What Is The Difference Between State And Ceremonial Funeral?
In the UK the most prestigious ceremony for a monarch (and very rarely a distinguished head of state) is the state funeral, and the preparations and funeral stationery are planned for years before the monarch dies.
The most recent state funeral was that of Queen Elizabeth II on 19th September 2022, which was the first of a monarch to have ever been broadcast to the public in full, with only small snippets of footage of the procession of the coffin of George VI televised before this.
Over 26m people watched the ceremony, which followed a particularly regimented format and setting. However, it is not the only type of widely-shown funeral ceremony.
A ceremonial funeral is a very similar type of ceremony and in some cases, the two types of ceremony can be confused with each other.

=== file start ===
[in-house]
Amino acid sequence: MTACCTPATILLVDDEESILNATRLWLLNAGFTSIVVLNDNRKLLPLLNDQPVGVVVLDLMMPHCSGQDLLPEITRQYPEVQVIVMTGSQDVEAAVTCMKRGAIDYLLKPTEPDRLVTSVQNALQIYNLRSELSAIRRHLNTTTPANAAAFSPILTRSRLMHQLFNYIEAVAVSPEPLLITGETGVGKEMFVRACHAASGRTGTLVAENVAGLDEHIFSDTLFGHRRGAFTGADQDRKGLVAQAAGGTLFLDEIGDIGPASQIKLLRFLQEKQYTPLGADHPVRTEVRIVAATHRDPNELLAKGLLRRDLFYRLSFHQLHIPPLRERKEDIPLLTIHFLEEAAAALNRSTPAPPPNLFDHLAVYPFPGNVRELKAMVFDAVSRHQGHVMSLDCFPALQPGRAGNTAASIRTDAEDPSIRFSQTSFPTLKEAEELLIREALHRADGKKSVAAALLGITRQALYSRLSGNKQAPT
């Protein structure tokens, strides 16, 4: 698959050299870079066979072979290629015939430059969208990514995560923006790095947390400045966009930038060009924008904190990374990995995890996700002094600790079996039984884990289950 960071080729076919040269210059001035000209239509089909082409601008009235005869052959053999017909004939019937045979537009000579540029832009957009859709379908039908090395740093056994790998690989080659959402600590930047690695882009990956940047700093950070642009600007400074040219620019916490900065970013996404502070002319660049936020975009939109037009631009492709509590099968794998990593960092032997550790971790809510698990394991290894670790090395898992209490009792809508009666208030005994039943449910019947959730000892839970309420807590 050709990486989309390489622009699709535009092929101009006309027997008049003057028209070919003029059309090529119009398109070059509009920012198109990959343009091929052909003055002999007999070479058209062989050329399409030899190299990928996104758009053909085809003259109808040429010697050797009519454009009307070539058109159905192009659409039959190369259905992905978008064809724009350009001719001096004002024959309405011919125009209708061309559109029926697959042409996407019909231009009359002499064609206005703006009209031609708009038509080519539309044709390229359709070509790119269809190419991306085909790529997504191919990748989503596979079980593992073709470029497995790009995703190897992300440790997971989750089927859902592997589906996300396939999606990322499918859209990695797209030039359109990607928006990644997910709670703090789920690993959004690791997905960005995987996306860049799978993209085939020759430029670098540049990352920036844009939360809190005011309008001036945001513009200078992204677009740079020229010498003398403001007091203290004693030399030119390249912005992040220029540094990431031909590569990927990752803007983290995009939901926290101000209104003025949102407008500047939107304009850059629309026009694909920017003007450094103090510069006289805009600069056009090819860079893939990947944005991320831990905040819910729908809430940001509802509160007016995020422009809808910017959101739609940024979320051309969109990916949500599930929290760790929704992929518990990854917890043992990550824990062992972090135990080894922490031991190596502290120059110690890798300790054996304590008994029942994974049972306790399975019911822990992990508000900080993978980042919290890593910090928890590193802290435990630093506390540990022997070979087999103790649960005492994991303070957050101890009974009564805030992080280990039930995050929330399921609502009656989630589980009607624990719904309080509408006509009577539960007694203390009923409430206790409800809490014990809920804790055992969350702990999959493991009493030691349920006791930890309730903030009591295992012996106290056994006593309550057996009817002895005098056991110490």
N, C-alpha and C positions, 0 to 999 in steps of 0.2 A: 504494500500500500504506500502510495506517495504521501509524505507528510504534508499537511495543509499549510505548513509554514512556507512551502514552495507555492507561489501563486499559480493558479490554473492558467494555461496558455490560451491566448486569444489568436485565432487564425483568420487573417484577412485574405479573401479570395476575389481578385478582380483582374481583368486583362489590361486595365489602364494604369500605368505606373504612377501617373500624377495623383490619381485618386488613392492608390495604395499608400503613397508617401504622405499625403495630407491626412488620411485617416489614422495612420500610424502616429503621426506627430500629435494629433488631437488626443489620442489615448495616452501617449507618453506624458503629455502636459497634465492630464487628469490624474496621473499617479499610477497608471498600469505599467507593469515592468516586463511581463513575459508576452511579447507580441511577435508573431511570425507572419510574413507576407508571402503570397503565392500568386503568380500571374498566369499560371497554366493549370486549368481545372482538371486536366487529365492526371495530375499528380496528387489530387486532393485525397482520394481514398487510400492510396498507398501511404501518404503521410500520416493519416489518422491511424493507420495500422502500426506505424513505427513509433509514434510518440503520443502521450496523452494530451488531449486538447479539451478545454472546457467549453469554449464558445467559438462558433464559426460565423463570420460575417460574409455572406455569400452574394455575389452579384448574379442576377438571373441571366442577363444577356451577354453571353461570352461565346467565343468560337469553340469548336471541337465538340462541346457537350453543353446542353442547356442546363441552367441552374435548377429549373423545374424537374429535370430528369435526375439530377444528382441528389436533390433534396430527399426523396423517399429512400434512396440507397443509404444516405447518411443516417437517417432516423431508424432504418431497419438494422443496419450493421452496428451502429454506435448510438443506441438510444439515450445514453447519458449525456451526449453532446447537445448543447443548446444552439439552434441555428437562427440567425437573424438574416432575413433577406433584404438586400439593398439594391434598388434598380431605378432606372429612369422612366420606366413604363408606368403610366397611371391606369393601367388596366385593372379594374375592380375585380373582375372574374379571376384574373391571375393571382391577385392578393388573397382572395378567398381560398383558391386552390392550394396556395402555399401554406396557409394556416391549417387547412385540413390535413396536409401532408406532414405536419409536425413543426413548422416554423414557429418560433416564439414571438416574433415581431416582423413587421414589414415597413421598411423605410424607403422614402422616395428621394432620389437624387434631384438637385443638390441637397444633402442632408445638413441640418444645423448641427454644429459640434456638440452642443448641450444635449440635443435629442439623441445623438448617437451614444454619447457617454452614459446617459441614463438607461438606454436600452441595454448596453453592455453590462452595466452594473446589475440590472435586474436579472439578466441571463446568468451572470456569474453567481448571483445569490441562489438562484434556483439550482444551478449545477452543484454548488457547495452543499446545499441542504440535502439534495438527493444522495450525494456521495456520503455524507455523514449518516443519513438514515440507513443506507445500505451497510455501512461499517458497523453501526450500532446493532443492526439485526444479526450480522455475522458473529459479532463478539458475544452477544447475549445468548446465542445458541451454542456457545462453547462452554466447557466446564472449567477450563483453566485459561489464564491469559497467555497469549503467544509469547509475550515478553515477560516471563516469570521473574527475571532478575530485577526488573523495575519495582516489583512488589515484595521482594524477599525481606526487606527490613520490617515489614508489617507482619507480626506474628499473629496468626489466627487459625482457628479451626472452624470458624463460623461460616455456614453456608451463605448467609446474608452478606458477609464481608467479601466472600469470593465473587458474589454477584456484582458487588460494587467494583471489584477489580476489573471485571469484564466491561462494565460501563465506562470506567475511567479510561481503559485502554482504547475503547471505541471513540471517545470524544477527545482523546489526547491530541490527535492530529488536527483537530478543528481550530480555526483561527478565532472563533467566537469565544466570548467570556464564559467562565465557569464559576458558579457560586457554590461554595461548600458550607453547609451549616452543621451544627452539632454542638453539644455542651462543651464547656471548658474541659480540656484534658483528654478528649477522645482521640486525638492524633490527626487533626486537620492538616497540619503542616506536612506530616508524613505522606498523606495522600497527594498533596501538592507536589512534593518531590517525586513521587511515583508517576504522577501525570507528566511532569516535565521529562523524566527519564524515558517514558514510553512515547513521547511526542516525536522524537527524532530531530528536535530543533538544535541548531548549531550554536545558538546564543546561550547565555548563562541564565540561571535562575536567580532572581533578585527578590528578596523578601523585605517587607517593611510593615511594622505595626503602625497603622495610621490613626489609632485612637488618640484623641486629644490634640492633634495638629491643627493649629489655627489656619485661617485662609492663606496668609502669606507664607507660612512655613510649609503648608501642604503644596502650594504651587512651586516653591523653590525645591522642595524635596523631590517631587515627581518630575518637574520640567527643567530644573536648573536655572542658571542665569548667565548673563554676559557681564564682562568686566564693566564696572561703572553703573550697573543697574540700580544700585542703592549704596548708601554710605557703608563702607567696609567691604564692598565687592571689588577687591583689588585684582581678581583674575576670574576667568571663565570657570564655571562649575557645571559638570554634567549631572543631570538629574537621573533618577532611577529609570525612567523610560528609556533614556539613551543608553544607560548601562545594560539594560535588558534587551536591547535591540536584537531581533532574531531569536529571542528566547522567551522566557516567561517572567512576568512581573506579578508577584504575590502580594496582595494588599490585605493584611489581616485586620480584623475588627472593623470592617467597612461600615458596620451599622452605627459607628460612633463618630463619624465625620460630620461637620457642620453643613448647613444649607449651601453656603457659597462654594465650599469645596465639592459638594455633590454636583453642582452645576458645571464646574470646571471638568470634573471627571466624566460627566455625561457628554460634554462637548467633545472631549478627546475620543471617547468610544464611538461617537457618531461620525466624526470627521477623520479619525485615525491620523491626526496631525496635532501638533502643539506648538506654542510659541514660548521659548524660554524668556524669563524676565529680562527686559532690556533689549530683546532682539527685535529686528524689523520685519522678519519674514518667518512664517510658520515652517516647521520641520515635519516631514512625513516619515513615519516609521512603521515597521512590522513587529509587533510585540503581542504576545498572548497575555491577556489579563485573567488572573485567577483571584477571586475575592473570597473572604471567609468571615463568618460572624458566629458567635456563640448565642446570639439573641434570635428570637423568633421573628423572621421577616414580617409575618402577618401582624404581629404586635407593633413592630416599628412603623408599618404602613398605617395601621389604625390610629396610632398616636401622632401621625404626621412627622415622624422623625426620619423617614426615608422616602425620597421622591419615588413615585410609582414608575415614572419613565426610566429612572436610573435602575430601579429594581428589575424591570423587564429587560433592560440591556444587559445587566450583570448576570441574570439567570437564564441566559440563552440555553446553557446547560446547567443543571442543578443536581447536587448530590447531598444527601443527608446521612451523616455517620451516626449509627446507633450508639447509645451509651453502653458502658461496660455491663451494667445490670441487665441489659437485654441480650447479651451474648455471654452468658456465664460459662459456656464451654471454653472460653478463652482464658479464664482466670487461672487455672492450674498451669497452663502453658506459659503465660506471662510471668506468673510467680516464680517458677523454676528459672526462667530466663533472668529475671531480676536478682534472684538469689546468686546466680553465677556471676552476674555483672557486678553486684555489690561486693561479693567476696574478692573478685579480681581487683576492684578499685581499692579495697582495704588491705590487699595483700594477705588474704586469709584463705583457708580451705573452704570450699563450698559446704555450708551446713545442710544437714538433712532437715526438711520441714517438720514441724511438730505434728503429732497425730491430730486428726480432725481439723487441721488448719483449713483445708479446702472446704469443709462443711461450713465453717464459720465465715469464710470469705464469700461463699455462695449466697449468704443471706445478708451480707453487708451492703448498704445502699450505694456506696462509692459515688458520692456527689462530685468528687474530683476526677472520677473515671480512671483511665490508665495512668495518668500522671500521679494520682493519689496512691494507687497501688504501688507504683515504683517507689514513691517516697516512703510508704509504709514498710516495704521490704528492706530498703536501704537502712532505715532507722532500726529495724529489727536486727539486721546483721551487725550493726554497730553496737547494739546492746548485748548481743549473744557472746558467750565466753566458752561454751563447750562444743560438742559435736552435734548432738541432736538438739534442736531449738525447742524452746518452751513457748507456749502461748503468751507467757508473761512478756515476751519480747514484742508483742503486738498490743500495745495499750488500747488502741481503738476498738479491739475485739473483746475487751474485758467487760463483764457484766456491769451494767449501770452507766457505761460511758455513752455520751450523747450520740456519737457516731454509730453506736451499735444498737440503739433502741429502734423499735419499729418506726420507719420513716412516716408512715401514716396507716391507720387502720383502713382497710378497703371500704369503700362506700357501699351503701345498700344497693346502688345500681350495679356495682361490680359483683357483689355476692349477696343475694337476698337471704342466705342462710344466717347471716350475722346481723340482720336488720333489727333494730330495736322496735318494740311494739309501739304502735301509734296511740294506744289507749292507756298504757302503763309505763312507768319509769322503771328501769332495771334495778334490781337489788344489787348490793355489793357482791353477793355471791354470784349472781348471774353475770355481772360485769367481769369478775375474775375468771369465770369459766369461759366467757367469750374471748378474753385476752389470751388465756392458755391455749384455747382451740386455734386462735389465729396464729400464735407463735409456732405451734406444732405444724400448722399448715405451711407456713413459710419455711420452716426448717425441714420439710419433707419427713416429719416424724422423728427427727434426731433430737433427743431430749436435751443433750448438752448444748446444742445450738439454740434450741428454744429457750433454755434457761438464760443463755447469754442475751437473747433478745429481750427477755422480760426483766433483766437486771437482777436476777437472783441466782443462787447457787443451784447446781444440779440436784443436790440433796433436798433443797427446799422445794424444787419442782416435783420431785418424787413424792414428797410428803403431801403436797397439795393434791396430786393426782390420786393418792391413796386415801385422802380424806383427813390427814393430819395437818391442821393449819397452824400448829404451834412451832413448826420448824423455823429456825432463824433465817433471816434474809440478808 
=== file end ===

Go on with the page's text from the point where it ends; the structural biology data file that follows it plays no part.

For example, the funeral for Diana, Princess of Wales, one of the most-watched media events in UK history was not a state funeral, despite borrowing a lot of its iconographic elements from previous ceremonies of that scale and was part of a period of national mourning that was unprecedented up to that point.
By contrast, the funeral of Sir Winston Churchill, the wartime prime minister, was an official state funeral, which leads to the question of what the official differences between the two ceremonies are, especially since most of the procedural elements are not exclusive to state funerals.
Part of it is administrative, with the Earl Marshal and the Heralds managing a state funeral, whilst royal ceremonial funerals were organised by the Lord Chamberlain.
There is also the format of official invitations, which requires the new monarch to write to each of the houses of parliament to inform them of the date of the funeral and invite them to attend, as well as approve a motion to express their condolences and pay tribute to the previous monarch.